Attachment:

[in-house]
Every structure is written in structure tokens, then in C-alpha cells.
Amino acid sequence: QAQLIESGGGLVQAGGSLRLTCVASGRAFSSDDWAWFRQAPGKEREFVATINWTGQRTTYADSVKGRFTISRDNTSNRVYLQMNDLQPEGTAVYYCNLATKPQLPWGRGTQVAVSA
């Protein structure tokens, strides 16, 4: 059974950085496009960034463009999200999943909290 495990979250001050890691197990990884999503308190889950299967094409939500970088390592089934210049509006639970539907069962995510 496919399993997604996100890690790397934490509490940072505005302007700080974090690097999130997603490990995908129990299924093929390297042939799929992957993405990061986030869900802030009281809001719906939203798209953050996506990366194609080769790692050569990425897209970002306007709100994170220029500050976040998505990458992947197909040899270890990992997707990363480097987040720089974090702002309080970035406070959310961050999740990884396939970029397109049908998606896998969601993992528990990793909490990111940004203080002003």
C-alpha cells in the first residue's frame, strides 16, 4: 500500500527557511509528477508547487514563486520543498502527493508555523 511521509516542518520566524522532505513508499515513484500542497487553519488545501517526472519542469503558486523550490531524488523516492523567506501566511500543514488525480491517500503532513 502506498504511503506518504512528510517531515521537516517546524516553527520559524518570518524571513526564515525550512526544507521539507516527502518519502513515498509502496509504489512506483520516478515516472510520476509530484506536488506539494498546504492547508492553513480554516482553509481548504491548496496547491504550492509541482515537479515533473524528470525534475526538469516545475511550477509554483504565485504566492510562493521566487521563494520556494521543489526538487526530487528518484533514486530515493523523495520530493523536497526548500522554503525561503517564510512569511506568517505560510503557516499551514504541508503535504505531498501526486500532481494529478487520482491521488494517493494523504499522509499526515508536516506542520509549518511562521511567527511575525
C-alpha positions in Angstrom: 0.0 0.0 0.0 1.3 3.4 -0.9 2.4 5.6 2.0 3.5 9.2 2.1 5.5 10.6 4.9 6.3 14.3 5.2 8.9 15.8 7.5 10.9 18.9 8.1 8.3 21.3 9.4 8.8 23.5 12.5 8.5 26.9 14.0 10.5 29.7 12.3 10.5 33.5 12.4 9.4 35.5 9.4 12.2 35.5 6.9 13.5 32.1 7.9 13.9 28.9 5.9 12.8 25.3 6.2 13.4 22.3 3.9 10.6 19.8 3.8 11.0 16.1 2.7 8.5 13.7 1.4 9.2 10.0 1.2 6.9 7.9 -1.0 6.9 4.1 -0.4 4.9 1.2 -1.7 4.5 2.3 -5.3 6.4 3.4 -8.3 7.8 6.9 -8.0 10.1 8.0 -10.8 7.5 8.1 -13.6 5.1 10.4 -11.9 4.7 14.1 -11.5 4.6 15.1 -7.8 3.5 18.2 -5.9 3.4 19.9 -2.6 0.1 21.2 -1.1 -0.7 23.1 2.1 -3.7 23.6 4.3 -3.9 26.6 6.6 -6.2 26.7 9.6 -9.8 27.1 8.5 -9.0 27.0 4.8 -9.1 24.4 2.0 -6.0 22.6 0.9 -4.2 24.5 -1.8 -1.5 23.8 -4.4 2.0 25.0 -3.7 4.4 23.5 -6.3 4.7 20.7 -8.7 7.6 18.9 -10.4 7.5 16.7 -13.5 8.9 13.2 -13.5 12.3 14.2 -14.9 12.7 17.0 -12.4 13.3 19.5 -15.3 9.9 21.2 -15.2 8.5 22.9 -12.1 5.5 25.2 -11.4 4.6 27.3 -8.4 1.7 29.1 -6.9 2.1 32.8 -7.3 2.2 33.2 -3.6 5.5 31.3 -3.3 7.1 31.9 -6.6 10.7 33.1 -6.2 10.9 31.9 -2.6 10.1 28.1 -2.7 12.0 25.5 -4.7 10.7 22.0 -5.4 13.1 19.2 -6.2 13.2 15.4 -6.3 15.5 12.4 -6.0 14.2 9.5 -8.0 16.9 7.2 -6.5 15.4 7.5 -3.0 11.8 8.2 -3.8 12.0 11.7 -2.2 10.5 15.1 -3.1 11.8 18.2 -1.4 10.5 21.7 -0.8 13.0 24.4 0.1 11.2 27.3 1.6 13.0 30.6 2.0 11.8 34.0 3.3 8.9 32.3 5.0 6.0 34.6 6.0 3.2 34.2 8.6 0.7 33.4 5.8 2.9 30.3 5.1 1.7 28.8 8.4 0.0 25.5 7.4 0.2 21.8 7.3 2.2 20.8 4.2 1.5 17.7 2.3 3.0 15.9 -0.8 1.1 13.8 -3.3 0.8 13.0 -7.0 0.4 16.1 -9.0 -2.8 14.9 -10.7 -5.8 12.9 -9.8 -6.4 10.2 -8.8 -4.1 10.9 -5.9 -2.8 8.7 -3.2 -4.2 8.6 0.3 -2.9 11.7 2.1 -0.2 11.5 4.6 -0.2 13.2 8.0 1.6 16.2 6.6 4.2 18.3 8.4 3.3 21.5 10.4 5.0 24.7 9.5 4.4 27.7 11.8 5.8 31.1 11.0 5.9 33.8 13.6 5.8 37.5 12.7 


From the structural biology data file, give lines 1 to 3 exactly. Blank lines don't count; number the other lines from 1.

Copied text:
[in-house]
Every structure is written in structure tokens, then in C-alpha cells.
Amino acid sequence: QAQLIESGGGLVQAGGSLRLTCVASGRAFSSDDWAWFRQAPGKEREFVATINWTGQRTTYADSVKGRFTISRDNTSNRVYLQMNDLQPEGTAVYYCNLATKPQLPWGRGTQVAVSA